Daniel gave the meaning of the conclusion of the dream:

'In the time of those kings, the God of heaven will set up a kingdom that will never be destroyed, nor will it be left to another people. It will crush all those kingdoms and bring them to an end, but it will itself endure for ever.' (Dan 2:44)

Jesus said that his kingdom was not of this world—meaning it's an invisible kingdom; a spiritual kingdom. But one day our Lord will return and set up a physical kingdom that will rule over the whole earth.

That kingdom will last for a thousand years (Rev 20:1–10), after which will come the final judgement (Rev 20:11–15), and then the creation of a new heaven and a new earth (Rev 21:1), the home of righteousness (2Pe 3:13).

Other parables

With many similar parables Jesus spoke the word to them, as much as they could understand. He did not say anything to them without using a parable. But when he was alone with his own disciples, he explained everything. (Mar 4:33–34)

Not every parable Jesus spoke has been recorded in the Gospels, but we can be sure that every parable we need has been recorded for us.

Jesus spoke these parables, not just to his own disciples, but to a large crowd of people that had gathered by the lake (Mar 4:1). Mark says that he spoke the parables to the people 'as much as they could understand'.

However, Mar 4:9–12 tells us why he spoke in parables. Jesus spoke in parables not to help the people understand what he was saying, but to prevent them from understanding what he was saying.

'The secret of the kingdom of God has been given to you,' he told his disciples, 'but not to those on the outside. To those on the outside everything is said in parables, so that they will be ever hearing but never understanding; otherwise they might turn and be forgiven.'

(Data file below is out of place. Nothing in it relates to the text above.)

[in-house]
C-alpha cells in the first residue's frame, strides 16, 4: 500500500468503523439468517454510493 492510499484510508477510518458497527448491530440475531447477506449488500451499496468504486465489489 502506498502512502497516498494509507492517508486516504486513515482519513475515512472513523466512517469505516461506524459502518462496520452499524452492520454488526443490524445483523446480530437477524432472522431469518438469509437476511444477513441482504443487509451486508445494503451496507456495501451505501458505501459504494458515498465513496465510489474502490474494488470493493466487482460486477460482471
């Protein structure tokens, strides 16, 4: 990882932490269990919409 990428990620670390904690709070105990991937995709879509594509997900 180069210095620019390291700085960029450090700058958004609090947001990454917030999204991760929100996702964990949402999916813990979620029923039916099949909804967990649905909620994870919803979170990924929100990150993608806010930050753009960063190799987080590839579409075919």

Only the Holy Spirit can give a person understanding of the Word of God; they cannot understand it with their natural mind (1Co 2:14).

The people would have understood the concept of a seed growing and how a mustard seed becomes the largest of garden plants, but they wouldn't have understood the spiritual lessons our Lord was teaching. That is why he took his disciples aside afterwards and explained everything to them.

Before his crucifixion, Jesus said to his disciples:

'I have much more to say to you, more than you can now bear. But when he, the Spirit of truth, comes, he will guide you into all truth. He will not speak on his own; he will speak only what he hears, and he will tell you what is yet to come. He will bring glory to me by taking from what is mine and making it known to you.' (Joh 16:12–14)

Jesus said that the Holy Spirit would bring glory to him by taking what was his and making it known to us. Let us thank God today for his Spirit, who alone can guide us into all truth.

Michael Graham
March 2006

Scripture taken from the Holy Bible, New International Version ®. NIV ®. Copyright © 1973, 1978, 1984 by International Bible Society.